The new mesh antennas are particularly unique and flexible, comprising a set of four new antenna types with either two or three ports.These ports can be independently assigned to different bands that have very diverse RF requirements, such as different polarization, gain pattern and frequency. The antenna mesh is optimized by AntSyn for the given specifications, and the software is sufficiently flexible to essentially invent new antennas. Images of the mesh antennas are shown in Figure 2. The two standard versions of the mesh antenna can be placed on any corner or edge on the ground or in the center, as shown. The ground can be solid beneath the antennas, or it can be an optimized mesh, as well. The coplanar monopole version does not have a ground beneath the mesh; it is expected to project over one edge of the ground, which can be useful in many applications.


The following examples use the coplanar monopole, known to have excellent bandwidth and flexibility, to demonstrate how AntSyn uses these antennas to synthesize high performance MIMO arrays with good isolation and impedance match. Leveraging the new features in the latest release, AntSyn was used to create two- and three-port MIMO antennas on a notional compact device. This notional device had the following characteristics and requirements:

  • Dual-band Wi-Fi (2.4 and 5 GHz)
  • Compact, planar IoT device package, approximately the size of a business card (90 mm x 50 mm)
  • Antenna integrated with electronics, with the antennas placed along the long edge
  • MIMO, with two- or three-port antennas for transmit and receive on each device and maximum isolation between ports to create decoupled channels.

First, a two-port MIMO antenna using the multifunction mesh coplanar monopole type was optimized, using air as its dielectric. The resulting antenna and its predicted performance is shown in Figure 3. This antenna has reasonably good VSWR and isolation for the dual-band Wi-Fi frequencies for both ports, with a maximum VSWR of about 1.8:1 and a maximum coupling of about ‐16.5 dB. At the lowest frequency, the antenna edges are separated by less than 0.093 λ, and the ports themselves are only 0.41 λ apart. As can be seen, the shapes of these two elements have some similarities, but they are not identical. This is expected and improves the isolation.

Figure 3

Figure 3 Two-port MIMO antenna (a) with predicted VSWR (b) and coupling (c).

Figure 4

Figure 4 Three-port MIMO antenna and matching networks (a) with predicted VSWR (b) and coupling (c).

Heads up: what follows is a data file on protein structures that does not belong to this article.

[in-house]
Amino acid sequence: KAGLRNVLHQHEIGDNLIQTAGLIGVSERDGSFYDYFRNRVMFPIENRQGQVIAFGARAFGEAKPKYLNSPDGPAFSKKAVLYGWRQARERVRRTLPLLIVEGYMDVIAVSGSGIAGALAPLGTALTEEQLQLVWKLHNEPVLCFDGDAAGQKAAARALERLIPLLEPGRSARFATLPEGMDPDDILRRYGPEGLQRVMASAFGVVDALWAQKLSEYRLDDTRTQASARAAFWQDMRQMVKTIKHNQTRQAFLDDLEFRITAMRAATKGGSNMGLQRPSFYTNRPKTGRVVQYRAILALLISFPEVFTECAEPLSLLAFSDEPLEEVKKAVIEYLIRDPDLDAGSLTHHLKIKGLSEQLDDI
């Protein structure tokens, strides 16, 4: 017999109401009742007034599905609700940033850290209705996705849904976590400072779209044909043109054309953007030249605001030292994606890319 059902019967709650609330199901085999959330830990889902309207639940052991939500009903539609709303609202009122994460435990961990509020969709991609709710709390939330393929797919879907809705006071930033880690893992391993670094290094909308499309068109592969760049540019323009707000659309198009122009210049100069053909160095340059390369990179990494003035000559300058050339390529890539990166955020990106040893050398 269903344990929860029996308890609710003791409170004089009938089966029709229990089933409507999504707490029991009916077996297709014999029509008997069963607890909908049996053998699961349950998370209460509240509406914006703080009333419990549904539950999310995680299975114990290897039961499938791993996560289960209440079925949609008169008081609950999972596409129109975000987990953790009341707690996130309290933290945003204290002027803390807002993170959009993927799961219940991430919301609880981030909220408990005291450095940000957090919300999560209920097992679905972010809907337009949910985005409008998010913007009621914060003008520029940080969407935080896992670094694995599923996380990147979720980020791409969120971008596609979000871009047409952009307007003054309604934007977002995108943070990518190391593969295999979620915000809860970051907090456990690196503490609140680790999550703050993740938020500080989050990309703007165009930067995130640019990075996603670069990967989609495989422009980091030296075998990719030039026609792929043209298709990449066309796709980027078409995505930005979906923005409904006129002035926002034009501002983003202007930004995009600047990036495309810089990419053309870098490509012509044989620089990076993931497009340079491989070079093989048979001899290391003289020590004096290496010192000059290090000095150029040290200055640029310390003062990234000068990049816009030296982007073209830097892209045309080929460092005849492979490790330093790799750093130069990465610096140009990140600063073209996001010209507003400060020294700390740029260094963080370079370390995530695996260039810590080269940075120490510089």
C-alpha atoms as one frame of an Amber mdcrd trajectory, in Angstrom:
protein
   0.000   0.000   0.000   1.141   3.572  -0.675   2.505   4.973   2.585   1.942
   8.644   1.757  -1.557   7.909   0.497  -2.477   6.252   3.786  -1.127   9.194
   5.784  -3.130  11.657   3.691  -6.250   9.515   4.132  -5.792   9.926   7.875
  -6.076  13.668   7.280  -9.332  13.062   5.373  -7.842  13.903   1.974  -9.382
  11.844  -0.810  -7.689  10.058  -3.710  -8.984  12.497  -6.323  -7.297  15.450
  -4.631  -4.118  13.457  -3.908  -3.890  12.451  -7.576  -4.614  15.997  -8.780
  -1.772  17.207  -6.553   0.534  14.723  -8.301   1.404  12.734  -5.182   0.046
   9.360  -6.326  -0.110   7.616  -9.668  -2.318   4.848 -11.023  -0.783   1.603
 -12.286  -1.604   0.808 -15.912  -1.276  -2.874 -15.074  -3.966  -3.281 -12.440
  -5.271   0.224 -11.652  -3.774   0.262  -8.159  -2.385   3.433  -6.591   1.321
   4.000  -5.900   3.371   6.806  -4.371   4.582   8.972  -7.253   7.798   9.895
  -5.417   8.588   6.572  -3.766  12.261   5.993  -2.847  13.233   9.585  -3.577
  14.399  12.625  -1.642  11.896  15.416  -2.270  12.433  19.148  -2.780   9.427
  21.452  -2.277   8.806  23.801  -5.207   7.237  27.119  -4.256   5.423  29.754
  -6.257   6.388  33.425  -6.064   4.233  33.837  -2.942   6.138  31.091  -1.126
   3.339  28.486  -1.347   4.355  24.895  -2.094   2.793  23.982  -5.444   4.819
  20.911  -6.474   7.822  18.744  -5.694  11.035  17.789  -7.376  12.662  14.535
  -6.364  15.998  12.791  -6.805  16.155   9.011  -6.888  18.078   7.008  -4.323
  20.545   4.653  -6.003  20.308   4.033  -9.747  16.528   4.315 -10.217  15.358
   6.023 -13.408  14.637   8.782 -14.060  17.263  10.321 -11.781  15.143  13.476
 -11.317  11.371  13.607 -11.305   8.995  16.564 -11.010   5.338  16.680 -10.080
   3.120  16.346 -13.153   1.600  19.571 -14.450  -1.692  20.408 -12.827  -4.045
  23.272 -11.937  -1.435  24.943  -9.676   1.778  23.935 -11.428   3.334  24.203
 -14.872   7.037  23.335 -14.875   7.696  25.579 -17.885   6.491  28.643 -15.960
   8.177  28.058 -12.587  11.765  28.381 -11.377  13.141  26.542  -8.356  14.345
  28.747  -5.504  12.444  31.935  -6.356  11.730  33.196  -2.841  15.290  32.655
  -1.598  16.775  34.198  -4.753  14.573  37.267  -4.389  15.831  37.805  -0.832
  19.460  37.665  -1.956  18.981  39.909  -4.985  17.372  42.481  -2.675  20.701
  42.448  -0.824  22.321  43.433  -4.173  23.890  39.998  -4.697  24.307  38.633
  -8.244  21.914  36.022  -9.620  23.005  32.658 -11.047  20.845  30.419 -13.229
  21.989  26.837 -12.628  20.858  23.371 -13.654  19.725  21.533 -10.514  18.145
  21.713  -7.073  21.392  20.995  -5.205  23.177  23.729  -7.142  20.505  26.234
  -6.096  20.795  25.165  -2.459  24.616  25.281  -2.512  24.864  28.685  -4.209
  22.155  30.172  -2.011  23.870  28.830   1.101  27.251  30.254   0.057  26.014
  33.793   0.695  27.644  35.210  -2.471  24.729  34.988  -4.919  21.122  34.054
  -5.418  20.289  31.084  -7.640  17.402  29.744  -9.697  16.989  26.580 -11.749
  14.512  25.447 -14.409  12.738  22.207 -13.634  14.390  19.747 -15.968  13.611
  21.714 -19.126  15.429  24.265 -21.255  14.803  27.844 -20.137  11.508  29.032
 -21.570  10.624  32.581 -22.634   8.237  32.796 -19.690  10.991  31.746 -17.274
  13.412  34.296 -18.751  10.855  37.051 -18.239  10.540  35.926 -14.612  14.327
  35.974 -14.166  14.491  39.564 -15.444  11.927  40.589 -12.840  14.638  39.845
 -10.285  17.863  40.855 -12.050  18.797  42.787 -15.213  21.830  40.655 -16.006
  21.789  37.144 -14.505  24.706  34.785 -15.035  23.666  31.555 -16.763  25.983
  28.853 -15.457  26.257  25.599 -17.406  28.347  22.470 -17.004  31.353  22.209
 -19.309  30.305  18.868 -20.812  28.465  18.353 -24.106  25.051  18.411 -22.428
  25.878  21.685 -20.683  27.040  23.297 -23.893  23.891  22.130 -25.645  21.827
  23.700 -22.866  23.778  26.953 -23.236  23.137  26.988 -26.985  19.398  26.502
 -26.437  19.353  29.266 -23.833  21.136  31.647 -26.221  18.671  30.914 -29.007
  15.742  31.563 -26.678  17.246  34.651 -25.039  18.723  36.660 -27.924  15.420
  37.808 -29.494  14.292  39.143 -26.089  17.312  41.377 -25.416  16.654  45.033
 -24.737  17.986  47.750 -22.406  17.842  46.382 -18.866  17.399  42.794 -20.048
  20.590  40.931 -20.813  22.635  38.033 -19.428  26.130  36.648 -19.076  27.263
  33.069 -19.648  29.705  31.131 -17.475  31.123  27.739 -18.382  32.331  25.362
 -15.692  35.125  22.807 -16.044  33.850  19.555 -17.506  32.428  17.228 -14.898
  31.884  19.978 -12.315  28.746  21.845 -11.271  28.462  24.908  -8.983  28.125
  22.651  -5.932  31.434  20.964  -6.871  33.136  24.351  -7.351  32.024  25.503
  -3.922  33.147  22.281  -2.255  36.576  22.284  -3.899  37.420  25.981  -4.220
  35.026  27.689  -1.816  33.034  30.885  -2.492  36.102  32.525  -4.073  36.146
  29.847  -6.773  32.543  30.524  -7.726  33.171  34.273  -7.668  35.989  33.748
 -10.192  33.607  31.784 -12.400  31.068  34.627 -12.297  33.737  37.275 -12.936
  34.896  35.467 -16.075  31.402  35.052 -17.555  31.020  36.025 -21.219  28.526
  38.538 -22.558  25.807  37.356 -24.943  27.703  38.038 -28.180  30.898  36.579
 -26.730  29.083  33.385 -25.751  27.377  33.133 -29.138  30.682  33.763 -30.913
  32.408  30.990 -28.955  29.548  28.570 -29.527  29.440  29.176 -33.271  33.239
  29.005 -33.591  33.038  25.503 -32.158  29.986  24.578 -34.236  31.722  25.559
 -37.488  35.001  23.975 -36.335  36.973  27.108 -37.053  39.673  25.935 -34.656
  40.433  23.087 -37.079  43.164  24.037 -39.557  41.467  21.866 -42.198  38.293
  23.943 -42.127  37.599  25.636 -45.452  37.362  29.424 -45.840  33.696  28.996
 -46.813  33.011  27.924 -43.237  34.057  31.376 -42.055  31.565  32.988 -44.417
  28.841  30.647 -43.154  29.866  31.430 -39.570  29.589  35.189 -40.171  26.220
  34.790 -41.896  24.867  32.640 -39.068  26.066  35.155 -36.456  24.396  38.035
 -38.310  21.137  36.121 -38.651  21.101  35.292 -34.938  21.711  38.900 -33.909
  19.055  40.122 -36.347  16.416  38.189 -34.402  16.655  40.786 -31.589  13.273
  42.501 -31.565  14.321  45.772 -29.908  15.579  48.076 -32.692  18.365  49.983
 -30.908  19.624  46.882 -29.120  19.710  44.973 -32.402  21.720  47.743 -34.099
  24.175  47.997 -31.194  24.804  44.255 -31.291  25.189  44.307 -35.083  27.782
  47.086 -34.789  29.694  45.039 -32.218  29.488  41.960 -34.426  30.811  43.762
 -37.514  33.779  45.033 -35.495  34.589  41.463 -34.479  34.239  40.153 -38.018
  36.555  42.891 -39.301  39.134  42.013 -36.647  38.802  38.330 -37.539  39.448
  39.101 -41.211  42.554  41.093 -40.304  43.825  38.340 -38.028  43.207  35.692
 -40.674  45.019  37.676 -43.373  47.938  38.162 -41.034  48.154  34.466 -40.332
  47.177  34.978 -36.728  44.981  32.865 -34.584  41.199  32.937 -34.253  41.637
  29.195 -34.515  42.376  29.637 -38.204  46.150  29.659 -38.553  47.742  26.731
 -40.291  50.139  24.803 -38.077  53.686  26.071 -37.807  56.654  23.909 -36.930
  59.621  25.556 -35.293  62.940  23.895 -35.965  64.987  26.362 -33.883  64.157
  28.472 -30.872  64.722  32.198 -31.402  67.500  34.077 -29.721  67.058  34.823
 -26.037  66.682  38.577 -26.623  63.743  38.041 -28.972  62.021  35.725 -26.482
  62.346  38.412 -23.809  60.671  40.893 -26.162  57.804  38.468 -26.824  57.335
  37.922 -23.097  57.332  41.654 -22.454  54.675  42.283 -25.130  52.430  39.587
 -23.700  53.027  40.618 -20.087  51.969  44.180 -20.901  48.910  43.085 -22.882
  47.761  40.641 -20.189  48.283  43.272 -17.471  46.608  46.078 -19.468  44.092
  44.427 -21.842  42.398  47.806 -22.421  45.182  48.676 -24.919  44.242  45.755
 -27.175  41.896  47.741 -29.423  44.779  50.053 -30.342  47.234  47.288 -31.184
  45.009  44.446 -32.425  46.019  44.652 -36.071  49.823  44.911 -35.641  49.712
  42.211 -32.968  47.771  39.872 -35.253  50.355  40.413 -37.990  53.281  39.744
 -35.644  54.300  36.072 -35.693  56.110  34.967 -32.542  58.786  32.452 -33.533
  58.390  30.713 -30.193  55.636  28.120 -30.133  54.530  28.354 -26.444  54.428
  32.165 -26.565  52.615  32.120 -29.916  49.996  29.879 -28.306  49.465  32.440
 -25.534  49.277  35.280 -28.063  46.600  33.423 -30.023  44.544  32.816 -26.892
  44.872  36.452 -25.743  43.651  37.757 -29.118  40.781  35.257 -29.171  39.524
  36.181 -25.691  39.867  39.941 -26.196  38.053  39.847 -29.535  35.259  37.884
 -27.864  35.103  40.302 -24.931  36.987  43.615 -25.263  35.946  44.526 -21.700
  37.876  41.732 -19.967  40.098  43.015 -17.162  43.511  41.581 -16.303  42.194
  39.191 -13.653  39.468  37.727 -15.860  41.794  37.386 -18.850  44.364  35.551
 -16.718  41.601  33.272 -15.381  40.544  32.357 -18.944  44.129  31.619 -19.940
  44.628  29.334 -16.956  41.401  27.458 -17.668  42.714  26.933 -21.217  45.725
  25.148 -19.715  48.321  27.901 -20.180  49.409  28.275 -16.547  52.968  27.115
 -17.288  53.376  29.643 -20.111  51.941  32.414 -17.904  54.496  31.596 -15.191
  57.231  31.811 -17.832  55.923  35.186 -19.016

The antenna was imported into NI AWR Design Environment, specifically Microwave Office circuit simulator, and further simulated using AXIEM 3D planar EM solver from 2 to 6 GHz. The results match well with AntSyn’s predictions; the worst-case coupling is ‐16.8 dB. Although coupling and VSWR do rise between the Wi-Fi bands, in-band performance is very good.

AntSyn was also used to optimize a three-port antenna using a matching network to improve performance with the tighter spacing. The maximum VSWR was about 1.8:1, while the maximum coupling was ‐14.7 dB, which occurs between the two ports closest together (the right and center ports in Figure 4). The spacing is only 0.163 λ at 2.4 GHz between these ports, with a minimum spacing of 0.048 λ between the elements. The distance from the center to the left port is also 0.31 λ. Even more than in the two-port antenna example, the shapes of these antennas are very diverse. Essentially, AntSyn created a different antenna for each port, placing a parasitic fence between the center and left ports. This complexity was created automatically by AntSyn, demonstrating the inherent strength and robustness of the genetic algorithm, enabling the design space to be fully explored to produce MIMO antennas with optimal performance.

AntSyn provides an automated antenna design, synthesis and optimization tool well-suited for complex antennas, including compact MIMO arrays. It helps designers address the challenges of next-generation antenna design and integration within mobile devices and IoT components.

AWR Group, NI
El Segundo, Calif.